Dismissing those who would challenge an exclusively intellectual religious life. A literally interior life.
Wilderness teachings versus rationalism and biblical truths.
Starting with Henry David Thoreau and others in his circle of New England Transcendentalists, whose nature-seeking mysticism has waxed and waned as threads of our tradition.
If my growing years in Unitarianism were anywhere near the norm, Thoreau was not there, at least not on Sundays. While there was a piece of driftwood on the altar in one of my childhood congregations, our hymnal readings contained only one from Thoreau, and my father and brothers fled the windowless sanctuary most weeks for worship in the salt flats or in one woods or another, counting birds, finding spirit in the wild.
Walden, the book and the pond it was named after, went missing. As did the other liberal religious clergy and philosophers who were captivated by the notion of divinity being inside and all around us, knowable in the leaves of grass, in a lupine meadow, a starry sky.
Thoreau died of tuberculosis May 6, 1862, in Concord, Massachusetts, at the age of just 44, eight years after writing Walden. He had been battling the disease for many years. Christened a Unitarian with family ties to the Concord congregation, Henry had long since deliberately disconnected from any church membership, before others, including twenty-some Unitarian ministers, found themselves under increasing attack for their shift in sensibilities and beliefs.
Our colleague, Rev. Barry Andrews, one of our primary Thoreau scholars, in his sermon written on the occasion of the 150th anniversary of Walden’s publication, spoke about this work, and others by Thoreau’s fellow Transcendentalists as a form of modern-day scripture, an alternative to the truths in biblical text to which the liberal Protestant but still exclusively Christian Unitarians of their time still adhered, the proof found in miracles and all. Thoreau, and other young challengers of a young Unitarianism, critiqued what they saw as too much focus on what they termed “lifeless things,” not enough on the inward pious life and what some call direct, mystic experiences of the divine. Too much dependence on the senses, and not enough on the intuitive. A religion of dry bones and a thin porridge of pale negations.
Andrews tells us that Thoreau — and his fellow Transcendentalists — were often scolded for their religious views, considered too pantheistic — worshipping the spirit that revealed itself in and through nature, shocking some by their elevation of Buddha and interest in other forms of Eastern religion.
Critiqued and marginalized on one hand for their rejection of what might indeed be called Unitarian creed and on the other for what was seen as a Romantic rejection of the new secular scientific methodology, Thoreau and his colleagues found themselves largely ignored, if not actively shunned.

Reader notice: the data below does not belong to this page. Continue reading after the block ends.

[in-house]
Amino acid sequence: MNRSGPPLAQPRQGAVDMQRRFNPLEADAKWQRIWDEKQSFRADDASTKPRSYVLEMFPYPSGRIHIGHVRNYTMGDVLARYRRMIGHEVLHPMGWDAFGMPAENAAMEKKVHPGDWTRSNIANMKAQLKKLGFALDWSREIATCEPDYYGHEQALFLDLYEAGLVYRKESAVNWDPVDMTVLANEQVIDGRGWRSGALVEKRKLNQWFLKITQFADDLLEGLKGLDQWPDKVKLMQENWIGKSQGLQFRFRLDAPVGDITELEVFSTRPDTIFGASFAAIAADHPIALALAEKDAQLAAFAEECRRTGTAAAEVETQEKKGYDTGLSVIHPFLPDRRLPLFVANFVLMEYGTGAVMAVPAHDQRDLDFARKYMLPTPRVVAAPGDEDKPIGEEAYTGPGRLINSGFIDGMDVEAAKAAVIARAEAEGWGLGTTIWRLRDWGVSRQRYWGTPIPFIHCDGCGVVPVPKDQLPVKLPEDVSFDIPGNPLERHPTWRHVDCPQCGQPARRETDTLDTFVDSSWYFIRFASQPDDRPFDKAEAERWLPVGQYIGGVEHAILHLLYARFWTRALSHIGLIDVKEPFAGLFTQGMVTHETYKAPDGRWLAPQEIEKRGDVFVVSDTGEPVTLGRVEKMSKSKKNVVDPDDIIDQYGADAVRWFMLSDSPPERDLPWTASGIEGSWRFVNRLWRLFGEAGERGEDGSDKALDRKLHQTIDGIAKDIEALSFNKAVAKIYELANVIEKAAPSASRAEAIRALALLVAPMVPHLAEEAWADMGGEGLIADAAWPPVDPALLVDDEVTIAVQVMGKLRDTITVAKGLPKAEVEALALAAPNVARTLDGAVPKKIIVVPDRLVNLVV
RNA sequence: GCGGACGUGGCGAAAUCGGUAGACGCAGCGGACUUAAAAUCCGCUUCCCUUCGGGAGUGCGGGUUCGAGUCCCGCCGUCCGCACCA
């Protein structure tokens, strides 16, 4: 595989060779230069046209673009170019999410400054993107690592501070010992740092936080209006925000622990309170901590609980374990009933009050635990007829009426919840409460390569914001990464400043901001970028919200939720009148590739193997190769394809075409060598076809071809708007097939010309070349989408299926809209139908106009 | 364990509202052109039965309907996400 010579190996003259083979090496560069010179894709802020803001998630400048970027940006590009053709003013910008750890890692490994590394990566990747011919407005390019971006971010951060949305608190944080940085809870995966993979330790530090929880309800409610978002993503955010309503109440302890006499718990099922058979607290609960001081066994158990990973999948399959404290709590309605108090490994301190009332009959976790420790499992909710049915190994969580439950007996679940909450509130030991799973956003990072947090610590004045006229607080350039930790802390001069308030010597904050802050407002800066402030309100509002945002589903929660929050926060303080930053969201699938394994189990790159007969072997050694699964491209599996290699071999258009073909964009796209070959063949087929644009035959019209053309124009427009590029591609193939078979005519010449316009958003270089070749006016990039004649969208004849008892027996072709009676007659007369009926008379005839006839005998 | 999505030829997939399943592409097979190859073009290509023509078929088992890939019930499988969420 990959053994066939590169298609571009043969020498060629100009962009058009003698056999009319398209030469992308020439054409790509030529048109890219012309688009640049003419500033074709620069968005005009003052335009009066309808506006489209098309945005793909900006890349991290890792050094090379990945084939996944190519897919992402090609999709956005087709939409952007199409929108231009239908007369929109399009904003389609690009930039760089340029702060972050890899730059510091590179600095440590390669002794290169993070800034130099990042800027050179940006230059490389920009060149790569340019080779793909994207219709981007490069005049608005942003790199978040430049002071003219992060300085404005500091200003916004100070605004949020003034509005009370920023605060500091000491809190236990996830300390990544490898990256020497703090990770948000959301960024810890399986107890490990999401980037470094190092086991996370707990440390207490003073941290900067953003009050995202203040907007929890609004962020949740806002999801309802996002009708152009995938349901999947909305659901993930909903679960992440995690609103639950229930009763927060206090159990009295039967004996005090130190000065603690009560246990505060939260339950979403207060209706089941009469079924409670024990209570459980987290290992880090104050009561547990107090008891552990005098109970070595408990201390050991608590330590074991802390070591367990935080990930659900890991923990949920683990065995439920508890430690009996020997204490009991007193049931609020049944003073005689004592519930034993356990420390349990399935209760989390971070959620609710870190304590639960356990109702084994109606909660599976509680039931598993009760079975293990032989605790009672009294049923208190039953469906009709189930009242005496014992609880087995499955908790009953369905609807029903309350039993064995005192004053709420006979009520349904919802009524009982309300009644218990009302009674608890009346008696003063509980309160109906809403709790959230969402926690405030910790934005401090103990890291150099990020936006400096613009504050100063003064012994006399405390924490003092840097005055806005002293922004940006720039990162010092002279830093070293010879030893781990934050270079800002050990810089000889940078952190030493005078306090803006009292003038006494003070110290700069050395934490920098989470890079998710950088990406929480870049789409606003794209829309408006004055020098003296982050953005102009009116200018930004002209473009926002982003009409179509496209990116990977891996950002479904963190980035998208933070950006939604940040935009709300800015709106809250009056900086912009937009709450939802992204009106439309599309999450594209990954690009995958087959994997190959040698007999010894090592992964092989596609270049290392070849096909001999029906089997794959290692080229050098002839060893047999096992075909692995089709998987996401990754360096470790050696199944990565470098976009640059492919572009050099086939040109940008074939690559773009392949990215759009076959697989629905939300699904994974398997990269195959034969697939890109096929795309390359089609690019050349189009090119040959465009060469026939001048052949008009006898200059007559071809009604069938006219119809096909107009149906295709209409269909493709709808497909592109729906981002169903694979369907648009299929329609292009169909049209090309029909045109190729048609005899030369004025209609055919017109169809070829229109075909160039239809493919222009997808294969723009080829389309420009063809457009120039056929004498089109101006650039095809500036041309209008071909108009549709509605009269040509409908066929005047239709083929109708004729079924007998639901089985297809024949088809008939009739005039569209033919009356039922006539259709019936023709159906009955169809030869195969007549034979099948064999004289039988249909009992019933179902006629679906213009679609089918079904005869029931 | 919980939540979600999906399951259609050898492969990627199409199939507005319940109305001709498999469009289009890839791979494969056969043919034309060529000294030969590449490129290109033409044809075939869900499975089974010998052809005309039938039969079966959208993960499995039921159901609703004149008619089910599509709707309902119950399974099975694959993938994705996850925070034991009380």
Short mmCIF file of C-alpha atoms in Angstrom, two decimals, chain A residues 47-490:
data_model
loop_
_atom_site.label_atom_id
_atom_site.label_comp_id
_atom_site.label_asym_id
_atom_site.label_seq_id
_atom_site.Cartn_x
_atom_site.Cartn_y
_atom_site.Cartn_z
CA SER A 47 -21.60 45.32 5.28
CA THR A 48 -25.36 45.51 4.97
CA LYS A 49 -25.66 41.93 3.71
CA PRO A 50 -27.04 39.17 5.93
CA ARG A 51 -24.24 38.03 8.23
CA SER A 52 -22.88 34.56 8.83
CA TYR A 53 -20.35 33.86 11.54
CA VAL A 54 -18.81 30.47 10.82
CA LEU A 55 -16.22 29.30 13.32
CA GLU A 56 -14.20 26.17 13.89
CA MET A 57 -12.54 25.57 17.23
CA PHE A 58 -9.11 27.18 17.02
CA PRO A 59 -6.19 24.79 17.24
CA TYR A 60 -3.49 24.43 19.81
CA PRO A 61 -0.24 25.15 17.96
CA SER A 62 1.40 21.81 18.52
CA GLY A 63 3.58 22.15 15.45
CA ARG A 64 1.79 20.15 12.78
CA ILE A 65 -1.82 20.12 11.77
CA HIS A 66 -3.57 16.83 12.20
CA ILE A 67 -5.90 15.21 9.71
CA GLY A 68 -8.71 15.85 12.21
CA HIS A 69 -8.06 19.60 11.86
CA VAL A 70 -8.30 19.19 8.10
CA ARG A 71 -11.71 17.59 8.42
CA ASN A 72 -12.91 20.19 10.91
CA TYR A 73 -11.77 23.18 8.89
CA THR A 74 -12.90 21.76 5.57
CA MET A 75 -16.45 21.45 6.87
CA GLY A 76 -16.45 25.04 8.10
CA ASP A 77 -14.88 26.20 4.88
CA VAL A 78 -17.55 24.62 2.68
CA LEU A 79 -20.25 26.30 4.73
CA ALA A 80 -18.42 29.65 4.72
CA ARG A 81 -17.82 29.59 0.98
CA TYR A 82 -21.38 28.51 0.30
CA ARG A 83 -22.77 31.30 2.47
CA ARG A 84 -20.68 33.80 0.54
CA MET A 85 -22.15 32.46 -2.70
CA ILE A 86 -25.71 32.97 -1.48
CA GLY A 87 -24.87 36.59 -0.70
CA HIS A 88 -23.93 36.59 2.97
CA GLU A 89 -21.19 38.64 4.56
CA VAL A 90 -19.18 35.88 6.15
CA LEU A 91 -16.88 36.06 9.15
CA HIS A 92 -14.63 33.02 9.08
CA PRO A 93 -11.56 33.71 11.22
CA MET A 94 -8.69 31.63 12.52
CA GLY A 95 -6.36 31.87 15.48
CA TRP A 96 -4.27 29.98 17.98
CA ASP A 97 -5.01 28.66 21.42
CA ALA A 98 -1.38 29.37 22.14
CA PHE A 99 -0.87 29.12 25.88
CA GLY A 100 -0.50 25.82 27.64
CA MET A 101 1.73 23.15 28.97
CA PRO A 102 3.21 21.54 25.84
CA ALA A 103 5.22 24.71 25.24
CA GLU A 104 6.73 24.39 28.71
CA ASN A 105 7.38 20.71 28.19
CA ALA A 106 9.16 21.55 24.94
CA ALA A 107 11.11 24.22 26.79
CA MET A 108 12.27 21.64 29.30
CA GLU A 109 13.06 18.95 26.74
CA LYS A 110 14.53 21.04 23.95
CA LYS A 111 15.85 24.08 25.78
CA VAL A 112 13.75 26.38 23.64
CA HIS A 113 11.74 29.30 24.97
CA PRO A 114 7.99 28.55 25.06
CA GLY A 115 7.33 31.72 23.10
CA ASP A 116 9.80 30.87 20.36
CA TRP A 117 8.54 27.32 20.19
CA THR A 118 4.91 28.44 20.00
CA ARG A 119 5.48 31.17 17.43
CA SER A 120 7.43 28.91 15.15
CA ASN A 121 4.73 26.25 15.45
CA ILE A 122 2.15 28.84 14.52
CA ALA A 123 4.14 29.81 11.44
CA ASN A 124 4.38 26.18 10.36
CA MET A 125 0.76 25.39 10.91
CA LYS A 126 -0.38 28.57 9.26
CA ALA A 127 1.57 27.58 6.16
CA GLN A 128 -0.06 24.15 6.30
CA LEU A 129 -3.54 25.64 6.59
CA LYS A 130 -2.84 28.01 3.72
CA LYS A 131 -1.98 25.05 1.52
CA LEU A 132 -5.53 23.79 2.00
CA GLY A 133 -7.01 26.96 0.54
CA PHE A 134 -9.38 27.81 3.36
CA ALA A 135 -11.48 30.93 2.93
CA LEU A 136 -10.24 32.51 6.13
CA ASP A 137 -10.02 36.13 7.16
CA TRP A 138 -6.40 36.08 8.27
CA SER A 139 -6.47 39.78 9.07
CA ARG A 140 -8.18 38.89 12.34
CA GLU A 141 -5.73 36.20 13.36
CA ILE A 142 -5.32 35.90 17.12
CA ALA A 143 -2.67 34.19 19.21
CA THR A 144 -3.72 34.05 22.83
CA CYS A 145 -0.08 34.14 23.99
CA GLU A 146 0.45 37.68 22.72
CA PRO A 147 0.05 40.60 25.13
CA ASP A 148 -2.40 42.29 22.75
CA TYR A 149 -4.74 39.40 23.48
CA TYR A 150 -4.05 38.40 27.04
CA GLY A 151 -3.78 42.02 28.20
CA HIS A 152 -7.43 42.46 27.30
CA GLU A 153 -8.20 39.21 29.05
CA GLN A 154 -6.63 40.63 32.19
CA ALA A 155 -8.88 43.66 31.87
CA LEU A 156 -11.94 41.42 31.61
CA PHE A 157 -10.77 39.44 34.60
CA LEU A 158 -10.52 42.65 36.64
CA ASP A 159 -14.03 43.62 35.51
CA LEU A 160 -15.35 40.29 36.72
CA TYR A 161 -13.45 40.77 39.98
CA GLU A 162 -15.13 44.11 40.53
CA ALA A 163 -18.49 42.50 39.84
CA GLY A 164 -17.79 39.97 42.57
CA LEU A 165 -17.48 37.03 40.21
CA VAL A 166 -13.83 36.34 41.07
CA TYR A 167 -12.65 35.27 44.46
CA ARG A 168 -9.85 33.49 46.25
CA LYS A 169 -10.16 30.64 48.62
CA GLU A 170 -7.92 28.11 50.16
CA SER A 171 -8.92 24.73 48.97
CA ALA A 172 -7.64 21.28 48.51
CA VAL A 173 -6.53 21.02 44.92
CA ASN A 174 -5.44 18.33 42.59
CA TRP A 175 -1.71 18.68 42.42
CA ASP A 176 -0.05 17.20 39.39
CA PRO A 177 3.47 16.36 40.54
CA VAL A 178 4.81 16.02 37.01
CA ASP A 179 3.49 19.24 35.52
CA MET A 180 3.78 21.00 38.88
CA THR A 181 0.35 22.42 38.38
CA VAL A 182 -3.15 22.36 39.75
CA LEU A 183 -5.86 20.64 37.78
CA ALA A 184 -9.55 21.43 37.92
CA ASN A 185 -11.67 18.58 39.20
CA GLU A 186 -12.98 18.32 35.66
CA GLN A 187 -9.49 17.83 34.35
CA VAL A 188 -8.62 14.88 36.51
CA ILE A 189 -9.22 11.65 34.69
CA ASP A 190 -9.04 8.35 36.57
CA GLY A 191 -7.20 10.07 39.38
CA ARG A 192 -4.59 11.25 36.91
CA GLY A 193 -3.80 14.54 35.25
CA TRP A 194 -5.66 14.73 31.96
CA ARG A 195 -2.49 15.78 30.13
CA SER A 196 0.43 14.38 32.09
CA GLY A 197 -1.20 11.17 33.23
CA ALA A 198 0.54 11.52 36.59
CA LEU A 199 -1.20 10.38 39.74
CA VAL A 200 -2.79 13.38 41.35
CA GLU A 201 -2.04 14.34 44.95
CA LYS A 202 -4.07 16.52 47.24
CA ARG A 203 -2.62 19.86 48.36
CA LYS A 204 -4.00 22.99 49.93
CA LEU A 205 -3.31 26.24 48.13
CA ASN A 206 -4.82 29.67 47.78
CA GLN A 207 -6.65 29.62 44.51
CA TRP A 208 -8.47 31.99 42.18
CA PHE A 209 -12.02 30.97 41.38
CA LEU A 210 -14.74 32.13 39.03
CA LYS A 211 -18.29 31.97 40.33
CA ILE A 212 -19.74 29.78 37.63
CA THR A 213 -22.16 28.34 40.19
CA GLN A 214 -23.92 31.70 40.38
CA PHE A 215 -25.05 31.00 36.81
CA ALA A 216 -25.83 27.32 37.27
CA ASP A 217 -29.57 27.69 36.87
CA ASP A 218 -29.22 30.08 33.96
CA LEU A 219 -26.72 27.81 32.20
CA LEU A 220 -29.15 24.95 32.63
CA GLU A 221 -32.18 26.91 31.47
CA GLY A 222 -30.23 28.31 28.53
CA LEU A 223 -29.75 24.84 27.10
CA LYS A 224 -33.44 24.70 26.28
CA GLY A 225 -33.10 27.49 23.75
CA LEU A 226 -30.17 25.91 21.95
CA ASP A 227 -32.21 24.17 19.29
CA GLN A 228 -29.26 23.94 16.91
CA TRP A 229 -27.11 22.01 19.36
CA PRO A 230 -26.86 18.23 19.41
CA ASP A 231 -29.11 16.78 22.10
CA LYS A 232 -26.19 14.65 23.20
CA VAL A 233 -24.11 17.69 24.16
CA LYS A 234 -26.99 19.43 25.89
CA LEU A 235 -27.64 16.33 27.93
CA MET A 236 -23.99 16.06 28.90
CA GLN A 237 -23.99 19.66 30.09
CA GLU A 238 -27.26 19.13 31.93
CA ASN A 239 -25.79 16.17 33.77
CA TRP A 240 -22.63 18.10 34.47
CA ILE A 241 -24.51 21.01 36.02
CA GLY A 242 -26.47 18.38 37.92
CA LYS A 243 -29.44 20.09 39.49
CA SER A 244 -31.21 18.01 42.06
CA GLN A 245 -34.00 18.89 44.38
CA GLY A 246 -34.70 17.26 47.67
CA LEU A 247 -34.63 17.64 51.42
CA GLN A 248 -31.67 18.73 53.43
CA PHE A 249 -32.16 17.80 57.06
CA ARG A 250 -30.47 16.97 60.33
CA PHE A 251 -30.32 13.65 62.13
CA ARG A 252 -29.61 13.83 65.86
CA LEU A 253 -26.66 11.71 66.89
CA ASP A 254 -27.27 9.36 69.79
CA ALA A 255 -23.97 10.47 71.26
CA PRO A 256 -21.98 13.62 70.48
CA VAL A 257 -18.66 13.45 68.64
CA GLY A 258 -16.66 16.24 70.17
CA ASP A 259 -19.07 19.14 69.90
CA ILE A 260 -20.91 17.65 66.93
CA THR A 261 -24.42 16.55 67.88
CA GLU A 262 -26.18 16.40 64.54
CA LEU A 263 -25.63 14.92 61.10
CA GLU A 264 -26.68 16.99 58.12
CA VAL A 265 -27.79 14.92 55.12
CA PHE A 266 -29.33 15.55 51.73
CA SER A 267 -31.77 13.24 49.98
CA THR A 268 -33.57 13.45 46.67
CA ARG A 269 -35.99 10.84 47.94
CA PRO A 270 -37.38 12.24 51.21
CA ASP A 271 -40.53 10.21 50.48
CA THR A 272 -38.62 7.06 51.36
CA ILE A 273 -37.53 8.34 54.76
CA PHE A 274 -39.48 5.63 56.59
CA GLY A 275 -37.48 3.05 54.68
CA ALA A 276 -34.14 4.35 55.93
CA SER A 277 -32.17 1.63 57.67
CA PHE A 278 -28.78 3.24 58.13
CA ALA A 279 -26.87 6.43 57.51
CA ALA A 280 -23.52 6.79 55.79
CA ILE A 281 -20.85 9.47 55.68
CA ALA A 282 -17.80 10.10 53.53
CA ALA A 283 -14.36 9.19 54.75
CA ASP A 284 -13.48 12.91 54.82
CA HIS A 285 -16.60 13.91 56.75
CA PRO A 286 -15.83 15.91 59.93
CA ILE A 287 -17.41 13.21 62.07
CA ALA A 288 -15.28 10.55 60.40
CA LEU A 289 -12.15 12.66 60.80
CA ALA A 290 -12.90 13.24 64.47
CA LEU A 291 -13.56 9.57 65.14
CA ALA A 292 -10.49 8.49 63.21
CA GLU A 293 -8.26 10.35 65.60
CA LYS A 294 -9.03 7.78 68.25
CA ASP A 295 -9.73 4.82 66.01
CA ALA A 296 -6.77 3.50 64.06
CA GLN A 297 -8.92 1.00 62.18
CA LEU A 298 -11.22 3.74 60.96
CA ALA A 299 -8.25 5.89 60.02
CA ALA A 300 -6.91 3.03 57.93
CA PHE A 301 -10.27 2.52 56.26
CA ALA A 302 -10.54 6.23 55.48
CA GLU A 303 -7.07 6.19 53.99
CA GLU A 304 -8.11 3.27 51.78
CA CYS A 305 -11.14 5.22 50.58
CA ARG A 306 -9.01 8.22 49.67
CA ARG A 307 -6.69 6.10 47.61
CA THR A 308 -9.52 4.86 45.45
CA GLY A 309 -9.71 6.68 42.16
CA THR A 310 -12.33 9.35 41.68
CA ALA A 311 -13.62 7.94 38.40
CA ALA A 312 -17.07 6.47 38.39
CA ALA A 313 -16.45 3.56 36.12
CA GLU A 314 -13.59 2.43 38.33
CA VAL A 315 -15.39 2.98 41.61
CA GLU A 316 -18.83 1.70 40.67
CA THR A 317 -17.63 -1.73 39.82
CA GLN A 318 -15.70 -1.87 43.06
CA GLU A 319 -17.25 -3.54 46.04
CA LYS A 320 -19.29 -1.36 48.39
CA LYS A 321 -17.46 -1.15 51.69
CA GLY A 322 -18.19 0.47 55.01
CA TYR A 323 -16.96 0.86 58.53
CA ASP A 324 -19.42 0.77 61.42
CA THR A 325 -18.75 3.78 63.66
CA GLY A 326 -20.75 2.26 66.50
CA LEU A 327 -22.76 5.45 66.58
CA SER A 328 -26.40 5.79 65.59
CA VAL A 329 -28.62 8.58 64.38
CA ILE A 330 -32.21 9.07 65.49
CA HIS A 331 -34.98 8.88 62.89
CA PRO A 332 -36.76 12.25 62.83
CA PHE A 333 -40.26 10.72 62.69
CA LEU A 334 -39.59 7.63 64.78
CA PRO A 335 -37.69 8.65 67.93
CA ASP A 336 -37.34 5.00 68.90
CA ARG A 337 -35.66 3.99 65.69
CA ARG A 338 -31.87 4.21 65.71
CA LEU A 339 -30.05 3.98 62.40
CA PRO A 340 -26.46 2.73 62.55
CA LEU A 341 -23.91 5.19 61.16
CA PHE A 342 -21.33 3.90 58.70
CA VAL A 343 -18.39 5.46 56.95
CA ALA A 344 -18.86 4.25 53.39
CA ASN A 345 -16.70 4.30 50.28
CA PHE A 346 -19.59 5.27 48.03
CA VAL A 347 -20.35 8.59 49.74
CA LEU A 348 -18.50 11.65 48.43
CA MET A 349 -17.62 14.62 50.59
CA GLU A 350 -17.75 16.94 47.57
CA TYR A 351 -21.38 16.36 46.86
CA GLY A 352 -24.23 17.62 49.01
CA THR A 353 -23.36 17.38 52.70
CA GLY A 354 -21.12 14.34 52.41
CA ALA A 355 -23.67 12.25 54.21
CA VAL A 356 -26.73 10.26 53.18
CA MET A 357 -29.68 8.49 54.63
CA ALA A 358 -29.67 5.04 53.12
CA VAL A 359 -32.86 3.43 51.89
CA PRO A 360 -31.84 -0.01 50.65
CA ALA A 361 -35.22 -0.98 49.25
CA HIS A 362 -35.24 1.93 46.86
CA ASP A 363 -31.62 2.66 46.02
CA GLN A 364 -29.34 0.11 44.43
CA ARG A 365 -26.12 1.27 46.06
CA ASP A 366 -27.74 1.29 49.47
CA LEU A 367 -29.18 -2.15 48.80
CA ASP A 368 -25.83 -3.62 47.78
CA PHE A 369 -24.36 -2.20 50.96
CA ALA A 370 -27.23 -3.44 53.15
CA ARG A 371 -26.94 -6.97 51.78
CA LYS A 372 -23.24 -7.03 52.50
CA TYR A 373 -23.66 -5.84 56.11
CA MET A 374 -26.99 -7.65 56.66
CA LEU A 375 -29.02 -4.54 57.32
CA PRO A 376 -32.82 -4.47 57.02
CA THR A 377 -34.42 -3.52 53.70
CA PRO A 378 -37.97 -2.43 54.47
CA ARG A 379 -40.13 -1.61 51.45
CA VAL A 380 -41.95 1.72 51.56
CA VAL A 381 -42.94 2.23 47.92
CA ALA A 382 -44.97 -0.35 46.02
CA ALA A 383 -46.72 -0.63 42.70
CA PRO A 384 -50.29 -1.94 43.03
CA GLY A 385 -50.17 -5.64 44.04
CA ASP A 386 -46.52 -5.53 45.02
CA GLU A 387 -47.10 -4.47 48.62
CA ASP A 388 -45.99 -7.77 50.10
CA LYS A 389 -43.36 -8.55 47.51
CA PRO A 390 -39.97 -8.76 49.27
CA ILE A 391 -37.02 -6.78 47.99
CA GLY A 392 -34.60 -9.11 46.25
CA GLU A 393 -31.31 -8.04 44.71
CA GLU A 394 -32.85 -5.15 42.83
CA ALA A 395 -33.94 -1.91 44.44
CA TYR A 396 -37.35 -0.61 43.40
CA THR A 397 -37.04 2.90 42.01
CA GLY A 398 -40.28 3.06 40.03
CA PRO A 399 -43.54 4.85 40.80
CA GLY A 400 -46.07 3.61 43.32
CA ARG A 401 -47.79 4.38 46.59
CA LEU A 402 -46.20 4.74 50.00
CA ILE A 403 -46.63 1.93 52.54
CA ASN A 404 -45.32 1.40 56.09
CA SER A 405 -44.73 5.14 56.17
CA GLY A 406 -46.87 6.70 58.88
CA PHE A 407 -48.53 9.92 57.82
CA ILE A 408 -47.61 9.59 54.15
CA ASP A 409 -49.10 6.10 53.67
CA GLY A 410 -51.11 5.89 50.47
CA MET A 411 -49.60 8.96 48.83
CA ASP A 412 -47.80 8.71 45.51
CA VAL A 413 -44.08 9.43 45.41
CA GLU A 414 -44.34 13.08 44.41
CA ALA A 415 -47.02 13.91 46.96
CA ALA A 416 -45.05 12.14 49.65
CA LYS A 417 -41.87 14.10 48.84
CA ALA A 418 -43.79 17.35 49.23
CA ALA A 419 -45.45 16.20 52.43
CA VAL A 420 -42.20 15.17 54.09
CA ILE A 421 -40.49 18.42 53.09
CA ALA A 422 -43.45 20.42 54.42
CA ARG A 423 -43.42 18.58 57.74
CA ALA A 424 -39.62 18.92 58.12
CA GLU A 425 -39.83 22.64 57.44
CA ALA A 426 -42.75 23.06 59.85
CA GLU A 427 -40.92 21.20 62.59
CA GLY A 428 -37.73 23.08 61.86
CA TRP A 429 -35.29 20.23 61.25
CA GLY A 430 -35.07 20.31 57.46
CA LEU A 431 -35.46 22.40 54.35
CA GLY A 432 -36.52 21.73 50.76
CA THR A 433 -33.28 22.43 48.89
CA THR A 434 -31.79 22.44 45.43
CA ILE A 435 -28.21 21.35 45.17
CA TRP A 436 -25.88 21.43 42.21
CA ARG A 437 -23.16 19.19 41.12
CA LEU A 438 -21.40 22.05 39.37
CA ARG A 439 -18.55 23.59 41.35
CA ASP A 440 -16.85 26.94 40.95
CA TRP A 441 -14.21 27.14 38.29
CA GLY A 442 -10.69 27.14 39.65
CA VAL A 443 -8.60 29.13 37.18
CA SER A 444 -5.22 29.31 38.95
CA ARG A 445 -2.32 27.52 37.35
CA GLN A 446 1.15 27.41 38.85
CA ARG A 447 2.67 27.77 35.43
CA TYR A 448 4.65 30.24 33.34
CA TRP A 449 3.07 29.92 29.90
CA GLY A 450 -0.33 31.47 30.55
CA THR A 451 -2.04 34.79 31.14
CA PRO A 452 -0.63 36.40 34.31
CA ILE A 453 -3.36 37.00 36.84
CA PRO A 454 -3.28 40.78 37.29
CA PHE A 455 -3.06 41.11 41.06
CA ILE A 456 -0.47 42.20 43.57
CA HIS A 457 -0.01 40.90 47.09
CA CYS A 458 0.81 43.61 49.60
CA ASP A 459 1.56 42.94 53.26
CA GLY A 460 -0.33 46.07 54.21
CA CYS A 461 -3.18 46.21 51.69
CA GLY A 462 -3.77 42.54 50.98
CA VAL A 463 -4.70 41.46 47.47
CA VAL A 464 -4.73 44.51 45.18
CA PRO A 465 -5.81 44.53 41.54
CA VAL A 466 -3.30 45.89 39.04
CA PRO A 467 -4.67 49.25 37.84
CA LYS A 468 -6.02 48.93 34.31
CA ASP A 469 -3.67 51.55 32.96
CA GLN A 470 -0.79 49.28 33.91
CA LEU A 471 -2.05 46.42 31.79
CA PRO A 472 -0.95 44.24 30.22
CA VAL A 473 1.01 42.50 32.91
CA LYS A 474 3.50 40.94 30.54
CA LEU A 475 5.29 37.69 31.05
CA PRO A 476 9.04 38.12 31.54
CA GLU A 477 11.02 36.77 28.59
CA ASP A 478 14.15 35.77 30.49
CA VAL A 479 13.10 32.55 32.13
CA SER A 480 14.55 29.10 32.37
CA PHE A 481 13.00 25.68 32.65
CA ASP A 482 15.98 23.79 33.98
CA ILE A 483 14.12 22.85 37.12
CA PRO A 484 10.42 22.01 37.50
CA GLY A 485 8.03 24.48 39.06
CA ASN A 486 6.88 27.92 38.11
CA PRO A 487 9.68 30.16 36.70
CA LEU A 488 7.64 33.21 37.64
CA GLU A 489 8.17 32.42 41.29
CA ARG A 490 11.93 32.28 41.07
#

For years, Barry Andrews tells us, more conservative Unitarians sought to exclude Transcendentalists and their teachings and writings on the basis of their rejection of (or more accurately, their religious expansion beyond) Christianity, even while the philosophy and its practices gained acceptance , even adherents. Within a short time, fewer and fewer identified themselves as being in the Transcendentalist fold.
Since the beginnings of the ecology movement and then what has been called a spiritual revitalization movement in the 1980s, a new “transcendentalism,” a mysticism, a theology of interdependence and immanence, has been steadily growing with UUism, described in one associational study as a slightly updated version of the spirituality espoused by Thoreau, Emerson, Margaret Fuller, and others. More than a quarter of us now identity this way.
As we rediscover Walden and its author, as we delve once more into this source of our living faith, Barry Andrew writes that there is a natural congruence between Unitarian Universalism and Transcendentalism, a source of a uniquely and authentically UU spirituality, with its possibility of a rich, deeper inner life and a stronger sense of religious identity.
It has been a summer for me of living — part of the time — a kind of Wilderness Jewish, Thoreau-leaning spiritual life, especially learning lessons about the value and practice of resilience from my experiences in wild(er) places. Which in some ways has taken me full circle back to my childhood, where I escaped the storms in our cramped home and the dark corners of our neighborhood by spending some part of most days in the woods behind the houses across the street. It was a small remnant of Eastern forest (or even Southern piedmont forest), with a grove of white birch and beech and red oak and maple trees. For me, it was a haven — sometimes slippery, with patches of poison ivy, with biting insects, with burrs and nettles. But despite these slight and even delicious dangers, it made me feel safe and secure. There were jack in the pulpits that companioned me. This is where I could find my strength — feel totally myself and totally connected.